The Evening and the Morning Page 2

He glanced back at the house, feeling a pang of regret, wondering whether he would ever see it again. It was the only home he could remember. He knew, because he had been told, that he had been born in another town, Exeter, where his father had worked for a master boatbuilder; then the family had moved, while Edgar was still a baby, and had set up home in Combe, where Pa had started his own enterprise with one order for a rowboat; but Edgar could not remember any of that. This was the only home he knew, and he was leaving it for good.

He was lucky to have found employment elsewhere. Business had slowed since the renewal of Viking attacks on the south of England when Edgar was nine years old. Trading and fishing were dangerous while the marauders were near. Only the brave bought boats.

There were three ships in the harbor now, he saw by starlight: two herring fishers and a Frankish merchant ship. Dragged up on the beach were a handful of smaller craft, river and coastal vessels. He had helped to build one of the fishers. But he could remember a time when there had always been a dozen or more ships in port.

He felt a fresh breeze from the southwest, the prevailing wind here. His boat had a sail—small, because they were so costly: a full-size sail for a seagoing ship would take one woman four years to make. But it was hardly worthwhile to unfurl for the short trip across the bay. He began to row, something that hardly taxed him. Edgar was heavily muscled, like a blacksmith. His father and brothers were the same. All day, six days a week, they worked with ax, adze, and auger, shaping the oak strakes that formed the hulls of boats. It was hard work and it made strong men.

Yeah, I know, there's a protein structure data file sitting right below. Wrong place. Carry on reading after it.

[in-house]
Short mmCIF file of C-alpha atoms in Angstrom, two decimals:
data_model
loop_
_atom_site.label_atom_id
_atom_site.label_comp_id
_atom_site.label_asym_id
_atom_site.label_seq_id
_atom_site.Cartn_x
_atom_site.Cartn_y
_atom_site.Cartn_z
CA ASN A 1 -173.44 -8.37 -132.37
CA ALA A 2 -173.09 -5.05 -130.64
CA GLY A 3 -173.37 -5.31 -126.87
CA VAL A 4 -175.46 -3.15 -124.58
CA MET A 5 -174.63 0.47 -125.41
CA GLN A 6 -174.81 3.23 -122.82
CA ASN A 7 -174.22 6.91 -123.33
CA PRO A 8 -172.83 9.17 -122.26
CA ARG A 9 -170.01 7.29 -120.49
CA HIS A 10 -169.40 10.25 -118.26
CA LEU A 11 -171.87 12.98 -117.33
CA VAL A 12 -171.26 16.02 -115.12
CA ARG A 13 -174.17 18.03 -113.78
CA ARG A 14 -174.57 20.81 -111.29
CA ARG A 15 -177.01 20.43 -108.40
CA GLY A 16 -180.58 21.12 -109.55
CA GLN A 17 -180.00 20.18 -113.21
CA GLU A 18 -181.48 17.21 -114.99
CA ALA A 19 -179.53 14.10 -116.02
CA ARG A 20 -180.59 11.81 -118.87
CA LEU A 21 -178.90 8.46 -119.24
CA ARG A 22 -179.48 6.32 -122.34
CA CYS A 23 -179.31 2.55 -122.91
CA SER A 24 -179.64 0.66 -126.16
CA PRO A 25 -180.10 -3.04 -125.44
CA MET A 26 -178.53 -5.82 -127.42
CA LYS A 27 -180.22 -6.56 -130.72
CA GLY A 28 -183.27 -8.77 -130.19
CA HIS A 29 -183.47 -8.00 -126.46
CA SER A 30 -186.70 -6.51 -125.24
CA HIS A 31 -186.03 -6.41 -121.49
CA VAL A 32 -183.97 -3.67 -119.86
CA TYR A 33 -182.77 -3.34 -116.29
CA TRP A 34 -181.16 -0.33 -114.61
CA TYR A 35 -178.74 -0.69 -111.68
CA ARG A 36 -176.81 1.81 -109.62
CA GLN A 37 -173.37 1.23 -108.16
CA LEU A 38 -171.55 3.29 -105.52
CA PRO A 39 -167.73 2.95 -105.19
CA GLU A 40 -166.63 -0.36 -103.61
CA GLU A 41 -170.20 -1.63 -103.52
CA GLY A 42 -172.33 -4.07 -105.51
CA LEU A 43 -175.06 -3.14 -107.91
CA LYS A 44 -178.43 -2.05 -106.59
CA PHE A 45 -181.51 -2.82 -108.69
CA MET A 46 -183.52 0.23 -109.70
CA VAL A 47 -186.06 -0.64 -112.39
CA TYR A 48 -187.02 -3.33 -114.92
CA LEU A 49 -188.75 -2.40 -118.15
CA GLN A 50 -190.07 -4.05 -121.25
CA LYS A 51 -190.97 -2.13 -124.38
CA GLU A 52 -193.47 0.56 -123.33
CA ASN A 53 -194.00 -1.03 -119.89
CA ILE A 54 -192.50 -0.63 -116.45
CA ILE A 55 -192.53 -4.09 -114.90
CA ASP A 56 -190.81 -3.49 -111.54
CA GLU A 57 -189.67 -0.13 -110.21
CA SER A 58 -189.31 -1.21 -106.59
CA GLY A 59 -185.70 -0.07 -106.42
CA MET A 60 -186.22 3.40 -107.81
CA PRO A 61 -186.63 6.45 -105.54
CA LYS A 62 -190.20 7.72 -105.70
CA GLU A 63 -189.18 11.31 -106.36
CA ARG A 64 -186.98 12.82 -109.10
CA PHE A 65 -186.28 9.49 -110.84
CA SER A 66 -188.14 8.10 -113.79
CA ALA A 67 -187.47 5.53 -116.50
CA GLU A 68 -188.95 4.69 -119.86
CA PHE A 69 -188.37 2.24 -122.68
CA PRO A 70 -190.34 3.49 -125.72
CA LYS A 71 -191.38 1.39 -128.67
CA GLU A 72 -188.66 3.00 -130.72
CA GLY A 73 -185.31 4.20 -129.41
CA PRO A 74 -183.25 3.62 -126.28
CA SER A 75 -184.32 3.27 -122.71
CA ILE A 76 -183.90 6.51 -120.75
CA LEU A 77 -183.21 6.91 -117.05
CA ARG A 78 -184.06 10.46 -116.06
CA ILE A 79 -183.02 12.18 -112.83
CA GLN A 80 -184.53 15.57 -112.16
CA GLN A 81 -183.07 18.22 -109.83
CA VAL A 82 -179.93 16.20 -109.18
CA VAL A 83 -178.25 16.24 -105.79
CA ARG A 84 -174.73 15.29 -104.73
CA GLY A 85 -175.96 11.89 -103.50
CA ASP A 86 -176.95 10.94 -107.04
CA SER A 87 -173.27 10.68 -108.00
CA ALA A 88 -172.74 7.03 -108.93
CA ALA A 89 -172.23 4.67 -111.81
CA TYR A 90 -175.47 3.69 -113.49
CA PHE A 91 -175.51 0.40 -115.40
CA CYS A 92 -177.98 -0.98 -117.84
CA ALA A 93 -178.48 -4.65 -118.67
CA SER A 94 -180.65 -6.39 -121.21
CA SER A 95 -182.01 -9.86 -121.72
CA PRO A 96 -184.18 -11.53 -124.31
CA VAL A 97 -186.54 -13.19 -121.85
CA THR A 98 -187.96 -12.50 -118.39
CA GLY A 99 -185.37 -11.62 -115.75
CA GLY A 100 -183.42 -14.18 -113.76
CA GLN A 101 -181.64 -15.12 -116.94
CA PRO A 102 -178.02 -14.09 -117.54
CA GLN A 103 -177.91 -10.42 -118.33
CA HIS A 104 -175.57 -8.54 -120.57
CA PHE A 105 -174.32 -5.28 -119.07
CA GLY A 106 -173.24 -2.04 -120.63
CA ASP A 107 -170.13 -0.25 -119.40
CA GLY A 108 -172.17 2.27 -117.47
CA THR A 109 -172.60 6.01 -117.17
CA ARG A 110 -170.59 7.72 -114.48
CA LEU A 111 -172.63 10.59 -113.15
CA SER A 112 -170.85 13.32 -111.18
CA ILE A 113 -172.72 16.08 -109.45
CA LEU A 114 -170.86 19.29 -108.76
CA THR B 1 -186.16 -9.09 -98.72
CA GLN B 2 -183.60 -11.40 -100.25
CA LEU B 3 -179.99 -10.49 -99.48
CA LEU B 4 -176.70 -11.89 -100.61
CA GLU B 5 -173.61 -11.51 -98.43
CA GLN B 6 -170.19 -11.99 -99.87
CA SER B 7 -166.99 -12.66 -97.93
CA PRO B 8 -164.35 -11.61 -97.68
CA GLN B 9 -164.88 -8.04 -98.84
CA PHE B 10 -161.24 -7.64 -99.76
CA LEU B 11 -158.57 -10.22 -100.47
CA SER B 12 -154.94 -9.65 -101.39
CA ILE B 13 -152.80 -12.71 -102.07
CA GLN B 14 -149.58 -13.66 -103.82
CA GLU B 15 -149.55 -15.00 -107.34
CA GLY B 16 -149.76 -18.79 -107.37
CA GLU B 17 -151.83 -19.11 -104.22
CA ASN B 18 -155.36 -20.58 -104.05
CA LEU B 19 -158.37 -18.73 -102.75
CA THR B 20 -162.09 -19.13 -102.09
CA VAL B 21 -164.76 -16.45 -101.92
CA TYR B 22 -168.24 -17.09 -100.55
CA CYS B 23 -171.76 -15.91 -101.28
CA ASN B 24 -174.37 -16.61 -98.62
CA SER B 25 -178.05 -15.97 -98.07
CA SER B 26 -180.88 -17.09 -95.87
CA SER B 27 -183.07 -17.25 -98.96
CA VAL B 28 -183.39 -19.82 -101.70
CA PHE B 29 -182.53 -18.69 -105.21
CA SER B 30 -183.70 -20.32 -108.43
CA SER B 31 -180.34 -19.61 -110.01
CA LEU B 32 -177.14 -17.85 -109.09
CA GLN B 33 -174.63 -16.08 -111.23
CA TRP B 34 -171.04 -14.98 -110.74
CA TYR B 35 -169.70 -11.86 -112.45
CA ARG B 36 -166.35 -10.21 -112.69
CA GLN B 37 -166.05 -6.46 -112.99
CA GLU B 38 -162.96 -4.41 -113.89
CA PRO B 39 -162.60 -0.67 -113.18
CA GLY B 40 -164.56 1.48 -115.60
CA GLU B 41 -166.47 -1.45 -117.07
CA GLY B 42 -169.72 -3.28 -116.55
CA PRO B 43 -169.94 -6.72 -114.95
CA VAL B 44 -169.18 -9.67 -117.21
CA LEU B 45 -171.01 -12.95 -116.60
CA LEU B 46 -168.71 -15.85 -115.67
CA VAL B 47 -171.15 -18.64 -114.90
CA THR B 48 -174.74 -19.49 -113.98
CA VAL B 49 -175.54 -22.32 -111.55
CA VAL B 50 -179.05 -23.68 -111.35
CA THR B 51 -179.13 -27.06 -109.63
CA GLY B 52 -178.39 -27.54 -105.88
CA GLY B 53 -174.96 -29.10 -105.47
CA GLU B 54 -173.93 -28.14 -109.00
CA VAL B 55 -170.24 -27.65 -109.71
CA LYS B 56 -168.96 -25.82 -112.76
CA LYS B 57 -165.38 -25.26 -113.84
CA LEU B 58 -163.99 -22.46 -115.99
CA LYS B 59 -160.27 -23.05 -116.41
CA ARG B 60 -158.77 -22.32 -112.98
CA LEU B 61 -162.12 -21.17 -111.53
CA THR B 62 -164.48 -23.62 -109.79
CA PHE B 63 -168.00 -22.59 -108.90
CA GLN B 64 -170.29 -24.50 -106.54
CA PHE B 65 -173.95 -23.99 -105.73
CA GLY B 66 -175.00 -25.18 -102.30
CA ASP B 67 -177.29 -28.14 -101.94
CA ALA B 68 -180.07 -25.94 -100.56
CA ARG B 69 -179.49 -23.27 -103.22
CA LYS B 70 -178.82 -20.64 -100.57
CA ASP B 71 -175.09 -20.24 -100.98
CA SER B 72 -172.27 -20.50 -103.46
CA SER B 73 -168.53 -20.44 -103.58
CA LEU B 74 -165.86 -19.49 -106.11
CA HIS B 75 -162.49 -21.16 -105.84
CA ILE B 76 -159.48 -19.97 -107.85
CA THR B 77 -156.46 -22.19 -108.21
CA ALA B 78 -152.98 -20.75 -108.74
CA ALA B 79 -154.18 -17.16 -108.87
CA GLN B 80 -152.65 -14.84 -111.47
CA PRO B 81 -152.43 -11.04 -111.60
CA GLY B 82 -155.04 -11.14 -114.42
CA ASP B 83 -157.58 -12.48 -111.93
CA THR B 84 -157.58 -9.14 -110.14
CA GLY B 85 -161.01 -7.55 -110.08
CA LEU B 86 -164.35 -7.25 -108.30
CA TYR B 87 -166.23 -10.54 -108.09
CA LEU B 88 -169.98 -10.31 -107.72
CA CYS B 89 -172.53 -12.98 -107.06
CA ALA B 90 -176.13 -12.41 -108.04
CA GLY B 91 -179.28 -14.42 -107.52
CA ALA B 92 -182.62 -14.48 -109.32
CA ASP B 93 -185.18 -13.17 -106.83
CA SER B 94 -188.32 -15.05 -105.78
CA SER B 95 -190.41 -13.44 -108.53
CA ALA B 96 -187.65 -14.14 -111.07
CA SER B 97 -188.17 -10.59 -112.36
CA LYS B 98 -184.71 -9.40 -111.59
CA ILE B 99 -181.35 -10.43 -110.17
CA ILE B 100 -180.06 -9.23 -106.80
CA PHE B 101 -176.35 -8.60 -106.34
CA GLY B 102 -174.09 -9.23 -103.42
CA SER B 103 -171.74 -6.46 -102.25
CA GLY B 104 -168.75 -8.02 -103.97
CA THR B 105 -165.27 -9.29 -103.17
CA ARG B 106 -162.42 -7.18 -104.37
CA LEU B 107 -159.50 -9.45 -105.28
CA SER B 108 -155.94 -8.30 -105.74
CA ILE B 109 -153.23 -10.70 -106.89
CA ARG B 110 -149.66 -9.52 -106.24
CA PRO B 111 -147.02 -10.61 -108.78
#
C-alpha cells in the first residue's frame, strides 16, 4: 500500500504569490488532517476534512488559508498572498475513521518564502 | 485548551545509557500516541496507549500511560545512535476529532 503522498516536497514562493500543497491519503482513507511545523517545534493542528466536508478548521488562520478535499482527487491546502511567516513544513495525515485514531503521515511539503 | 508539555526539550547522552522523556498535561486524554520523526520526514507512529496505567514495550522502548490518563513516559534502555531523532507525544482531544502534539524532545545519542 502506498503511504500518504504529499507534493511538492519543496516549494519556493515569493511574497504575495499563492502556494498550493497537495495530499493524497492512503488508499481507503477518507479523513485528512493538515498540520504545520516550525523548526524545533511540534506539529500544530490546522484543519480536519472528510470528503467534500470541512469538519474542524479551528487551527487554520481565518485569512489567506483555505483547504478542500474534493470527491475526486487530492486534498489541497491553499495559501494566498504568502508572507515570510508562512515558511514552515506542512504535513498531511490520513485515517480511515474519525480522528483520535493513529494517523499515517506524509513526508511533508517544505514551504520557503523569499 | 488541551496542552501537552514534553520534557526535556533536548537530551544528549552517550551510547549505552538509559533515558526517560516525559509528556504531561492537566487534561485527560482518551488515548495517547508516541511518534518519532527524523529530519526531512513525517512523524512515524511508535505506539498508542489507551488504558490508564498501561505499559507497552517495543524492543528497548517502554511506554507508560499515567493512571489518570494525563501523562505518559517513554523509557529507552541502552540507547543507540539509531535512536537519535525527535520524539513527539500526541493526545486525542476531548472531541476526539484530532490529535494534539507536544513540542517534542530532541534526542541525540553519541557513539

His heart lifted. He had got away. And he was going to meet the woman he loved. The stars were brilliant; the beach glowed white; and when his oars broke the surface of the water, the curling foam was like the fall of her hair on her shoulders.

Her name was Sungifu, which was usually shortened to Sunni, and she was exceptional in every way.

He could see the premises along the seafront, most of them workplaces of fishermen and traders: the forge of a tinsmith who made rustproof items for ships; the long yard in which a roper wove his lines; and the huge kiln of a tar maker who roasted pine logs to produce the sticky liquid with which boatbuilders waterproofed their vessels. The town always looked bigger from the water: it was home to several hundred people, most making their living, directly or indirectly, from the sea.

He looked across the bay to his destination. In the darkness he would not have been able to see Sunni even if she had been there, which he knew she was not, since they had arranged to meet at dawn. But he could not help staring at the place where she soon would be.

Sunni was twenty-one, older than Edgar by more than three years. She had caught his attention one day when he was sitting on the beach staring at the Viking wreck. He knew her by sight, of course—he knew everyone living in the small town—but he had not particularly noticed her before and did not recall anything about her family. “Were you washed up with the wreck?” she had said. “You were sitting so still, I thought you were driftwood.” She had to be imaginative, he saw right away, to say something like that off the top of her head; and he had explained what fascinated him about the lines of the vessel, feeling that she would understand. They had talked for an hour and he had fallen in love.